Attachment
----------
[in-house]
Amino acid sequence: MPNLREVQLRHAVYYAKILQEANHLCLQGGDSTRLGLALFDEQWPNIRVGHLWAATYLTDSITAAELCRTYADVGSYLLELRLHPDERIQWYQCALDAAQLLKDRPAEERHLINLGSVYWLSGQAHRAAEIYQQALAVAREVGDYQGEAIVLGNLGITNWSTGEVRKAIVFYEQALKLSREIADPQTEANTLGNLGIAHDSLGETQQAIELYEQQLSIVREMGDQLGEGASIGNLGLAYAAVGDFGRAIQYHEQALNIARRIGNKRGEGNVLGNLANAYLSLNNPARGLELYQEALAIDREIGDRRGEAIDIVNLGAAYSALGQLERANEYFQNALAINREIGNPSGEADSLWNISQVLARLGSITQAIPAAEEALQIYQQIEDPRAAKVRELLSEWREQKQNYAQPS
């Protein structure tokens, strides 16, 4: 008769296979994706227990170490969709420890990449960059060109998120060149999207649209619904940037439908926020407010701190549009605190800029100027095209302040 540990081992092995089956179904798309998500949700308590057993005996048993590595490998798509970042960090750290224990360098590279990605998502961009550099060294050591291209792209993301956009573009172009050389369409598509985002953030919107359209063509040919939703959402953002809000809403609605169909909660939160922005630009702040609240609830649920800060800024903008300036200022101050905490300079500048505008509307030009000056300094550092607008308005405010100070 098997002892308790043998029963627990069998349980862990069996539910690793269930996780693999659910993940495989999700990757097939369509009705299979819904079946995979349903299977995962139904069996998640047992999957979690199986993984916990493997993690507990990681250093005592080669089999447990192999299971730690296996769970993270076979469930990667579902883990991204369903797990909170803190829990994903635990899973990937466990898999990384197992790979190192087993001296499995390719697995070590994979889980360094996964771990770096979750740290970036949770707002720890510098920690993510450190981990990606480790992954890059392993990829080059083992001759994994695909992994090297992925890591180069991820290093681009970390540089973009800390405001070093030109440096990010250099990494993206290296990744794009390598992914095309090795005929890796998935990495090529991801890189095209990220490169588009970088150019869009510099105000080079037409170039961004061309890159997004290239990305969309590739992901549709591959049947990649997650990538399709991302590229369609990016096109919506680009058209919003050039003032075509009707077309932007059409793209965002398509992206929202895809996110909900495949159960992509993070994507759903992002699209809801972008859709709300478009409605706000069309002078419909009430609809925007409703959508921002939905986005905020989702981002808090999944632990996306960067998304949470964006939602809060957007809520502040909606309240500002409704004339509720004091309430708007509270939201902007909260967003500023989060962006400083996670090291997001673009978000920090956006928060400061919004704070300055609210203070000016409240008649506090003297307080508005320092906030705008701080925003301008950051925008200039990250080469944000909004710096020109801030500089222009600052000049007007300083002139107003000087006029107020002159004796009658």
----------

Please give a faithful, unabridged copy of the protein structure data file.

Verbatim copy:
[in-house]
Amino acid sequence: MPNLREVQLRHAVYYAKILQEANHLCLQGGDSTRLGLALFDEQWPNIRVGHLWAATYLTDSITAAELCRTYADVGSYLLELRLHPDERIQWYQCALDAAQLLKDRPAEERHLINLGSVYWLSGQAHRAAEIYQQALAVAREVGDYQGEAIVLGNLGITNWSTGEVRKAIVFYEQALKLSREIADPQTEANTLGNLGIAHDSLGETQQAIELYEQQLSIVREMGDQLGEGASIGNLGLAYAAVGDFGRAIQYHEQALNIARRIGNKRGEGNVLGNLANAYLSLNNPARGLELYQEALAIDREIGDRRGEAIDIVNLGAAYSALGQLERANEYFQNALAINREIGNPSGEADSLWNISQVLARLGSITQAIPAAEEALQIYQQIEDPRAAKVRELLSEWREQKQNYAQPS
């Protein structure tokens, strides 16, 4: 008769296979994706227990170490969709420890990449960059060109998120060149999207649209619904940037439908926020407010701190549009605190800029100027095209302040 540990081992092995089956179904798309998500949700308590057993005996048993590595490998798509970042960090750290224990360098590279990605998502961009550099060294050591291209792209993301956009573009172009050389369409598509985002953030919107359209063509040919939703959402953002809000809403609605169909909660939160922005630009702040609240609830649920800060800024903008300036200022101050905490300079500048505008509307030009000056300094550092607008308005405010100070 098997002892308790043998029963627990069998349980862990069996539910690793269930996780693999659910993940495989999700990757097939369509009705299979819904079946995979349903299977995962139904069996998640047992999957979690199986993984916990493997993690507990990681250093005592080669089999447990192999299971730690296996769970993270076979469930990667579902883990991204369903797990909170803190829990994903635990899973990937466990898999990384197992790979190192087993001296499995390719697995070590994979889980360094996964771990770096979750740290970036949770707002720890510098920690993510450190981990990606480790992954890059392993990829080059083992001759994994695909992994090297992925890591180069991820290093681009970390540089973009800390405001070093030109440096990010250099990494993206290296990744794009390598992914095309090795005929890796998935990495090529991801890189095209990220490169588009970088150019869009510099105000080079037409170039961004061309890159997004290239990305969309590739992901549709591959049947990649997650990538399709991302590229369609990016096109919506680009058209919003050039003032075509009707077309932007059409793209965002398509992206929202895809996110909900495949159960992509993070994507759903992002699209809801972008859709709300478009409605706000069309002078419909009430609809925007409703959508921002939905986005905020989702981002808090999944632990996306960067998304949470964006939602809060957007809520502040909606309240500002409704004339509720004091309430708007509270939201902007909260967003500023989060962006400083996670090291997001673009978000920090956006928060400061919004704070300055609210203070000016409240008649506090003297307080508005320092906030705008701080925003301008950051925008200039990250080469944000909004710096020109801030500089222009600052000049007007300083002139107003000087006029107020002159004796009658």